Grgo Martić

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Fra Grgo Martić
Monument in Zagreb

Fra Grgo Martić (1822 – 30 August 1905), also known as Grga Martić, was a Bosnian Croat friar and writer from Herzegovina.

Martić was born in Rastovača village near Posušje, Eyalet of Bosnia, Ottoman Empire and was educated in Zagreb and Pest. He was ordained on Christmas Day, 1844. He served for three years in Kreševo and Osova.

From 1851-79 he served as a parish priest in Sarajevo. He performed the majority of his life's work in Bosnia, in the Franciscan monastery in Kreševo.[1][2][3]

In his early life Martić was a nationalist and romanticist, before switching to a more moderate view.[4] In 1842 he wrote that the language of Herzegovina is a dialect of Serbian; he also wrote "Prođimo se kojekakvih mješarija, nego Srbin Srbima srpski srpstvujmo".[5]

Martić worked as a writer and translator, translating works by Homer and Goethe into the Croatian language. At the time of the Austro-Hungarian occupation of Bosnia and Herzegovina, he was politically active on behalf of the Roman Catholic Croats of Bosnia and Herzegovina.[clarification needed] In his youth he was a supporter of Illyrian movement.[1][2] Later he became a supporter of the unification of Bosnia & Herzegovina with Croatia. He opened a school in Kreševo in 1847 and a gymnasium in Sarajevo. His best-known literary work was Osvetnici, an epic about the struggle against Ottoman rule.[citation needed]

Martić made contributions to Albanian culture. While Albanian writer Gjergj Fishta attended Franciscan schools in Bosnia, he met with Martić and Croatian writer Silvije Strahimir Kranjčević, who at that time lived in Bosnia. Martić and Kranjčević have been credited with encouraging and inspiring Fishta.[6]

A monument in his honor stands in front of a church in Posušje. The monument holds an open book in which is inscribed: "Teško domu bez ljubavi bratske, ko i Bosni bez zemlje Hrvatske." ("It is a difficult home without brotherhood, whether Bosnia or Croatia").[citation needed]

A commemorative stone cross with a plaque stands in the village Rastovača noting his birthplace, his life and his work. His life has also been commemorated with a postage stamp from Bosnia and Herzegovina.[7]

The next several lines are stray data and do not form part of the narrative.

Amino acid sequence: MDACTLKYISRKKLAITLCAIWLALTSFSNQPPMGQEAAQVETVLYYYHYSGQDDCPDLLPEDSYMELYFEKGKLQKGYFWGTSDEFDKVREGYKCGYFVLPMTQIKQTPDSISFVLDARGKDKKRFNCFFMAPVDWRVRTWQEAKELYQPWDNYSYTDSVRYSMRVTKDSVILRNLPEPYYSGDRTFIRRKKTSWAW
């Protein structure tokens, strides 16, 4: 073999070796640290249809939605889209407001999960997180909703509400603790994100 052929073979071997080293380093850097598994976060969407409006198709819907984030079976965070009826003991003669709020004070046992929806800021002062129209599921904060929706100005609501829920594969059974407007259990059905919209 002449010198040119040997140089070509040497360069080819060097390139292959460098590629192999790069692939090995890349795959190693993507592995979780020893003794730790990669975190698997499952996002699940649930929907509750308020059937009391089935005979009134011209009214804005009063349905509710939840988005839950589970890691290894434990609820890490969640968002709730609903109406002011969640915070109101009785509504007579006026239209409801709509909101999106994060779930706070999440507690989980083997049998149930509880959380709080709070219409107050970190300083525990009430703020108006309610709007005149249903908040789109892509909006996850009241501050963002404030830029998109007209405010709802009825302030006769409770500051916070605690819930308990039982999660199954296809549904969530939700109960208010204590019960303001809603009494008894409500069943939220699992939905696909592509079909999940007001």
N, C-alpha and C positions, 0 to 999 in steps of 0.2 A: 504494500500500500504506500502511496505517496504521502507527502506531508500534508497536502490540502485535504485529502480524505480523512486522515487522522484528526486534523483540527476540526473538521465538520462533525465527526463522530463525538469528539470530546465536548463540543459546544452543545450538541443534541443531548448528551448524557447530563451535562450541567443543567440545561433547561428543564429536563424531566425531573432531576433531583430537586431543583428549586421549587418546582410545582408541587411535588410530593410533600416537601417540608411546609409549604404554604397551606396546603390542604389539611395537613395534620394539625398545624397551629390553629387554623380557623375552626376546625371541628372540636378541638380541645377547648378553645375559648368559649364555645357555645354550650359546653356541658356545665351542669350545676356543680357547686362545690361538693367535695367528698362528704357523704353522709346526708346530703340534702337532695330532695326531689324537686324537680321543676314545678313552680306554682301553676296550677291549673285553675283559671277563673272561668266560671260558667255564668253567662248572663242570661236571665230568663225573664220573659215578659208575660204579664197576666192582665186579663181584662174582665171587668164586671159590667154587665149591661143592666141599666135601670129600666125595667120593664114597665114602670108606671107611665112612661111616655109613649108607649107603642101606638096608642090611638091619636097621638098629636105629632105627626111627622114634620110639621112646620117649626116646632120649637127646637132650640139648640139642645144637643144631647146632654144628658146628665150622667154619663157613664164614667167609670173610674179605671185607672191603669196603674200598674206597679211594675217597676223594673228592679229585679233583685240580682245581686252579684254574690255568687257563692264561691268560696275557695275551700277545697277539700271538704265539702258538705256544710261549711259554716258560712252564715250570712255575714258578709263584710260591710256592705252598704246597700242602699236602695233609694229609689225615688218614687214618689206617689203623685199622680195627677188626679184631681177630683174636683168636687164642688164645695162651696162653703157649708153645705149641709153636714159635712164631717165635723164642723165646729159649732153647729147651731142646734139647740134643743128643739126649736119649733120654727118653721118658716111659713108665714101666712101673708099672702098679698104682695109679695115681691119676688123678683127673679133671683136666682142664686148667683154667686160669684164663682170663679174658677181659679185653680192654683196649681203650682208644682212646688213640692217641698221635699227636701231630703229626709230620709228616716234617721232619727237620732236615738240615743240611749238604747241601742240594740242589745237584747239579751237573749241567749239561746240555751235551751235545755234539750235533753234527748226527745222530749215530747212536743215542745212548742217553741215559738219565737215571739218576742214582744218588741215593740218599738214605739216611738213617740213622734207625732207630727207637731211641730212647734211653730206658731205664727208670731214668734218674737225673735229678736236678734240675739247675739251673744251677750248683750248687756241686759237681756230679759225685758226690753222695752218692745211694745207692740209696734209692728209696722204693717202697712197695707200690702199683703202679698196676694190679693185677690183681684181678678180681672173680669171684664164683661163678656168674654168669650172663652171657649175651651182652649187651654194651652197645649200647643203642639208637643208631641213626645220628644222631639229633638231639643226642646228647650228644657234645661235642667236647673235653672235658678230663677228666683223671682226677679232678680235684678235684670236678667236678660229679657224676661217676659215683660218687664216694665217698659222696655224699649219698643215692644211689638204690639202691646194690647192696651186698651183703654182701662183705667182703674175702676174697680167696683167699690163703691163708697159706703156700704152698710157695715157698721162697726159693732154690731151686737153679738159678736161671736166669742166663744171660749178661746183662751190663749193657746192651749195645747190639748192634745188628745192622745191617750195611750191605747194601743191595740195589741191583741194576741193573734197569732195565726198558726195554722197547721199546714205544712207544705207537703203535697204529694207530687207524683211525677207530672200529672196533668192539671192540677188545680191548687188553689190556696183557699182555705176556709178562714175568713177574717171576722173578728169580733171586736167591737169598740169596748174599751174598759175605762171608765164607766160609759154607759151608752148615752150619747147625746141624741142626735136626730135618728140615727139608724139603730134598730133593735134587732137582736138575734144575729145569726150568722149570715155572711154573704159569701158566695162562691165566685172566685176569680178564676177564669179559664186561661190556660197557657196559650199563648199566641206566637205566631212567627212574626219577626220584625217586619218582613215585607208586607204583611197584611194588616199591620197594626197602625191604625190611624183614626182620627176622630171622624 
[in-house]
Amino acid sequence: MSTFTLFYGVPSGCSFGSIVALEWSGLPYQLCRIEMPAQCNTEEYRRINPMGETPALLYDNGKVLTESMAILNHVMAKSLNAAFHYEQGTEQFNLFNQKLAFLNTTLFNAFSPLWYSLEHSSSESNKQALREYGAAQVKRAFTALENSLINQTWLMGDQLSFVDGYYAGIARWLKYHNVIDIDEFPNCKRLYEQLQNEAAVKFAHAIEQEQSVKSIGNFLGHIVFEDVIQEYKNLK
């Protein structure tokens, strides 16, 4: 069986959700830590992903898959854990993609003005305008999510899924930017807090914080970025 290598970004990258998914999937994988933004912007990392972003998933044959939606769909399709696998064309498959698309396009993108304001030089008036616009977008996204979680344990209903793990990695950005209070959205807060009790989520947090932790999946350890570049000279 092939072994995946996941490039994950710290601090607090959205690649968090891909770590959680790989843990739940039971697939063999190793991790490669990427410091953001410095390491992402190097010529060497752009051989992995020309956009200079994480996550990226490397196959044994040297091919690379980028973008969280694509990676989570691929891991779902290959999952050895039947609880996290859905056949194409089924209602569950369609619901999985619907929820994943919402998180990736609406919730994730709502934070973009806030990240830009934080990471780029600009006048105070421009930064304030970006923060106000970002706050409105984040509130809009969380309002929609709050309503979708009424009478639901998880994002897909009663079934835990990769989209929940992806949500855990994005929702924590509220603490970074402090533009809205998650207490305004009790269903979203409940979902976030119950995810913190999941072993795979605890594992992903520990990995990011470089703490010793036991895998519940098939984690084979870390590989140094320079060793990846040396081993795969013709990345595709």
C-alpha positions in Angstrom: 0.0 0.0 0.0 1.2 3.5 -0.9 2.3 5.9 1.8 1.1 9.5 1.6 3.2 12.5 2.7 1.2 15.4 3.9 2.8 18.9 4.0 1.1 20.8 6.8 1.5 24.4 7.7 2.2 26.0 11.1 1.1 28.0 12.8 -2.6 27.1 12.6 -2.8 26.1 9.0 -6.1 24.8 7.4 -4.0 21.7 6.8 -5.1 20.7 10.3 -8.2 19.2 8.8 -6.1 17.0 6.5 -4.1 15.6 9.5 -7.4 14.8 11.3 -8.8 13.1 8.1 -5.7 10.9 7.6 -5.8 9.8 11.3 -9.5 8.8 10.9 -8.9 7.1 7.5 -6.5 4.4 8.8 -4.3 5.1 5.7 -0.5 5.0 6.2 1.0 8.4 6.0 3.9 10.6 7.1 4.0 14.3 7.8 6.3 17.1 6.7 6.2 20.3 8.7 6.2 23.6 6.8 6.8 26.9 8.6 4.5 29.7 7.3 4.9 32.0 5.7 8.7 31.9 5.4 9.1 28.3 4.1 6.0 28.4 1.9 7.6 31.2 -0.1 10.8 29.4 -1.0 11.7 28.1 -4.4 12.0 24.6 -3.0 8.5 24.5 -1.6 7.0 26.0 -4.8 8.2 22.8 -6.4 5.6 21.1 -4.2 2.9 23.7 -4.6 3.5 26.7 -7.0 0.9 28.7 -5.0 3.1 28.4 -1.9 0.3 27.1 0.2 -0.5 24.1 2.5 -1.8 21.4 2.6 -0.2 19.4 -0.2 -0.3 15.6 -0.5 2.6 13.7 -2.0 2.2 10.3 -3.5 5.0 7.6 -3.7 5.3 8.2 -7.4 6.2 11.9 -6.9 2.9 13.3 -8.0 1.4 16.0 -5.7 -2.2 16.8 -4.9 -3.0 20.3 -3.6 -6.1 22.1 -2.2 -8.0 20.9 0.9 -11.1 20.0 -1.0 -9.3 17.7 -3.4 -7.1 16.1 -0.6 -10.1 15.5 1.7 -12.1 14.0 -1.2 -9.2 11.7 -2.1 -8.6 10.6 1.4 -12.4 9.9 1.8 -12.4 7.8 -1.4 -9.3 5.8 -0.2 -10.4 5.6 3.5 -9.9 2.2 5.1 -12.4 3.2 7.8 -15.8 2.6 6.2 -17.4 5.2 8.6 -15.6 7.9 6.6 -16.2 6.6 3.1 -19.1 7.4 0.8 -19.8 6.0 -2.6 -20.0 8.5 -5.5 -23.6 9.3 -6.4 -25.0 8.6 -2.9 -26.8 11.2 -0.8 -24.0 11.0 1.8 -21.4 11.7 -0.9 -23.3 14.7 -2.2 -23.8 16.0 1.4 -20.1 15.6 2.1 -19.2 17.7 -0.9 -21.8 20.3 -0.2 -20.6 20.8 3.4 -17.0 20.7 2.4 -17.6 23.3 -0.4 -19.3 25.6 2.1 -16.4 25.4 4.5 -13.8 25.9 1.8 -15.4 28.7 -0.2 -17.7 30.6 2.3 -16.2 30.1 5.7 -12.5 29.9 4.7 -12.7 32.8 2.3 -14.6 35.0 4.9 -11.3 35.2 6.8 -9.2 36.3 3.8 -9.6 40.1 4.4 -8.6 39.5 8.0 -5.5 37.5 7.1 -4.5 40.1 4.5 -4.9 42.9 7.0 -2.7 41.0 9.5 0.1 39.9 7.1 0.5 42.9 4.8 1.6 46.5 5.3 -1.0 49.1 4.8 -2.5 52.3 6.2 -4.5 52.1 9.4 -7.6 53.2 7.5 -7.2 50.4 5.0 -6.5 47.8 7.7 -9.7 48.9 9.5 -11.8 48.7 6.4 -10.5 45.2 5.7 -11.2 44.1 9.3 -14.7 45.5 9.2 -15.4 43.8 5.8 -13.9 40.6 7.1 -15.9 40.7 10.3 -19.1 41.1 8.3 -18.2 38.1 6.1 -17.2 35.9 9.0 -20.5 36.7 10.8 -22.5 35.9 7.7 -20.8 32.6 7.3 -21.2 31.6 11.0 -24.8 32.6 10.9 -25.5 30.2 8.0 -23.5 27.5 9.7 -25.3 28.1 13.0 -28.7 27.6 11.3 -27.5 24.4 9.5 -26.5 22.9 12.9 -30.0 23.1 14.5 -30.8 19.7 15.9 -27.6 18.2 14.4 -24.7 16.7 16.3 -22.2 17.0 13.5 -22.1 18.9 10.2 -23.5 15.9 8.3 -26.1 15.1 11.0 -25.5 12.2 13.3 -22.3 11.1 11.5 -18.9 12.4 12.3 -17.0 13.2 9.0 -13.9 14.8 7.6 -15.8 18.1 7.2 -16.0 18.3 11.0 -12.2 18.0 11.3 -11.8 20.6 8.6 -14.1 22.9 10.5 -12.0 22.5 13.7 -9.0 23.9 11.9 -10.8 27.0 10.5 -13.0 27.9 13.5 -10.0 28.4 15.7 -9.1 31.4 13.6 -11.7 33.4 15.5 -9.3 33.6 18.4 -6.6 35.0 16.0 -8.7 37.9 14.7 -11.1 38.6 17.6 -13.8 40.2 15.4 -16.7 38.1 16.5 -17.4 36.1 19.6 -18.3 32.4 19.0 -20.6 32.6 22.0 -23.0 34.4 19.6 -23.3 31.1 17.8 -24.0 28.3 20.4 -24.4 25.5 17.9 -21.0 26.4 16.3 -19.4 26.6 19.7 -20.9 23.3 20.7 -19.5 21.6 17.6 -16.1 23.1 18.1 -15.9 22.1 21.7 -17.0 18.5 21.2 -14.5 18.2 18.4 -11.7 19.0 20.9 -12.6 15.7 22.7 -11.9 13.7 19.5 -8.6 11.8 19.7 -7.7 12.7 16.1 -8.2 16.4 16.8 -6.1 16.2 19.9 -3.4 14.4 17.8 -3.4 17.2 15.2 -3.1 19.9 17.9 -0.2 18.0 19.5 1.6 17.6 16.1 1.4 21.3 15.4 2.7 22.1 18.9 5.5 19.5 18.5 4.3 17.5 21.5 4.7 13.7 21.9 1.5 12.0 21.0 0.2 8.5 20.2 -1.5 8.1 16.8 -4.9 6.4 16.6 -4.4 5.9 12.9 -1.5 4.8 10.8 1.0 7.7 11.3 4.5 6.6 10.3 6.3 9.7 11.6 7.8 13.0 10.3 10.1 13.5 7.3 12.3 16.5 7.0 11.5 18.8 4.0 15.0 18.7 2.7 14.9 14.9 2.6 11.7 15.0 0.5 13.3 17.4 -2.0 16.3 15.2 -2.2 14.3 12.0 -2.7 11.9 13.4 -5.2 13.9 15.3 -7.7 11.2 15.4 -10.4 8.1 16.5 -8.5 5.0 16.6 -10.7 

Literary works[edit]

  • Slavodobitnica svijetlomu gospodaru Omer-paši (epic poem, 1852)
  • Narodne pjesme bosanske i hercegovačke (with Ivan Frano Jukić), I (1858)
  • Osvetnici, I-III (ep, 1861/65.), IV (1878.), V (1881.), VI (1881.), VII (1883)
  • Početni zemljopis za katoličke učionice u Bosni (epic poem, 1884)
  • Narodne pjesme o boju na Kosovu godine 1389 (1886)
  • Obrana Biograda godine 1456 (ep, 1887)
  • Pjesnička djela fra Grge Martića, 1-7 (1888)
  • Pjesnička djela fra Grge Martića, I (1893)
  • Zapamćenja/1829-1878, po kazivanju autorovu zabilježio janko Koharić (1906.)
  • Izabrani spisi (1956)

References[edit]

  1. ^ a b "Fra Grgo Martić (1822-1905) biodata" (in Croatian). Retrieved 16 March 2009. 
  2. ^ a b "Biography: O fra Grgi Martiću" (in Croatian). Archived from the original on 19 May 2009. Retrieved 16 March 2009. 
  3. ^ "Biography: Fra Grgo Martić" (in Croatian). Retrieved 16 March 2009. 
  4. ^ Slavko, Harni, (16 April 2009). "Bibliografski rad Ivana Franje Jukića i kraj kulturne povijesti. Bibliografije kao izvor za povijest knjige i kulturnu povijest". vol 1 (issue 1). 
  5. ^ Novak, V. Magnum Tempus, p. 282
  6. ^ Pater Gjergj Fishta (1871-1940), slideshare.net; accessed 24 October 2016.
  7. ^ "STAMP: Father Grgo Martić". Archived from the original on 6 July 2011. Retrieved 16 March 2009.